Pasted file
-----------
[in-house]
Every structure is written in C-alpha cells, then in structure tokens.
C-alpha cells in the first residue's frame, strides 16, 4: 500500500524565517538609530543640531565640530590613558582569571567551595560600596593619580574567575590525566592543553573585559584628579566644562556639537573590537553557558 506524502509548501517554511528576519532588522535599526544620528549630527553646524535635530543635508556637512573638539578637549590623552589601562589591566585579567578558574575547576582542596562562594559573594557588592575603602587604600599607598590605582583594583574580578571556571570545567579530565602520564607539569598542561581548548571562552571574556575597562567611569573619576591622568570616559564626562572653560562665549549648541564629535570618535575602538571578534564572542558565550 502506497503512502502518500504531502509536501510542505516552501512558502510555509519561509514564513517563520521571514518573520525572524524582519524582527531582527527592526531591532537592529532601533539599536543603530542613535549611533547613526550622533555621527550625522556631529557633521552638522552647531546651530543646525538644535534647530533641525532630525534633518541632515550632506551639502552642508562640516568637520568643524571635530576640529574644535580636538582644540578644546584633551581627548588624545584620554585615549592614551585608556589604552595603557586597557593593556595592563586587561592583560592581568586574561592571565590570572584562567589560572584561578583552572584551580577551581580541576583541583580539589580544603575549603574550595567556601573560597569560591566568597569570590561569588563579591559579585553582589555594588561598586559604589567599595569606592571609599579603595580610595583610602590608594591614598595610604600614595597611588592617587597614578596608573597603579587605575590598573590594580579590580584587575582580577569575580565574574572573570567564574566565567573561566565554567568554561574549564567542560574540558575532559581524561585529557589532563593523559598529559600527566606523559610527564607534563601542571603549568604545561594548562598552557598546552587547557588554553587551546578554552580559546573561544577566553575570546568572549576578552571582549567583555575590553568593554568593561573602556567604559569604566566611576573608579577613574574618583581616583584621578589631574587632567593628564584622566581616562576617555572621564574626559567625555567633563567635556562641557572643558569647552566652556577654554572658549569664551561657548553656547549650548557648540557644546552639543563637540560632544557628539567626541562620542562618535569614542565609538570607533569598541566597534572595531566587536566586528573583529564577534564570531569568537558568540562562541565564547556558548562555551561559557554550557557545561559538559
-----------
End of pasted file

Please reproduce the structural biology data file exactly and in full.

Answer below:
[in-house]
Every structure is written in C-alpha cells, then in structure tokens.
C-alpha cells in the first residue's frame, strides 16, 4: 500500500524565517538609530543640531565640530590613558582569571567551595560600596593619580574567575590525566592543553573585559584628579566644562556639537573590537553557558 506524502509548501517554511528576519532588522535599526544620528549630527553646524535635530543635508556637512573638539578637549590623552589601562589591566585579567578558574575547576582542596562562594559573594557588592575603602587604600599607598590605582583594583574580578571556571570545567579530565602520564607539569598542561581548548571562552571574556575597562567611569573619576591622568570616559564626562572653560562665549549648541564629535570618535575602538571578534564572542558565550 502506497503512502502518500504531502509536501510542505516552501512558502510555509519561509514564513517563520521571514518573520525572524524582519524582527531582527527592526531591532537592529532601533539599536543603530542613535549611533547613526550622533555621527550625522556631529557633521552638522552647531546651530543646525538644535534647530533641525532630525534633518541632515550632506551639502552642508562640516568637520568643524571635530576640529574644535580636538582644540578644546584633551581627548588624545584620554585615549592614551585608556589604552595603557586597557593593556595592563586587561592583560592581568586574561592571565590570572584562567589560572584561578583552572584551580577551581580541576583541583580539589580544603575549603574550595567556601573560597569560591566568597569570590561569588563579591559579585553582589555594588561598586559604589567599595569606592571609599579603595580610595583610602590608594591614598595610604600614595597611588592617587597614578596608573597603579587605575590598573590594580579590580584587575582580577569575580565574574572573570567564574566565567573561566565554567568554561574549564567542560574540558575532559581524561585529557589532563593523559598529559600527566606523559610527564607534563601542571603549568604545561594548562598552557598546552587547557588554553587551546578554552580559546573561544577566553575570546568572549576578552571582549567583555575590553568593554568593561573602556567604559569604566566611576573608579577613574574618583581616583584621578589631574587632567593628564584622566581616562576617555572621564574626559567625555567633563567635556562641557572643558569647552566652556577654554572658549569664551561657548553656547549650548557648540557644546552639543563637540560632544557628539567626541562620542562618535569614542565609538570607533569598541566597534572595531566587536566586528573583529564577534564570531569568537558568540562562541565564547556558548562555551561559557554550557557545561559538559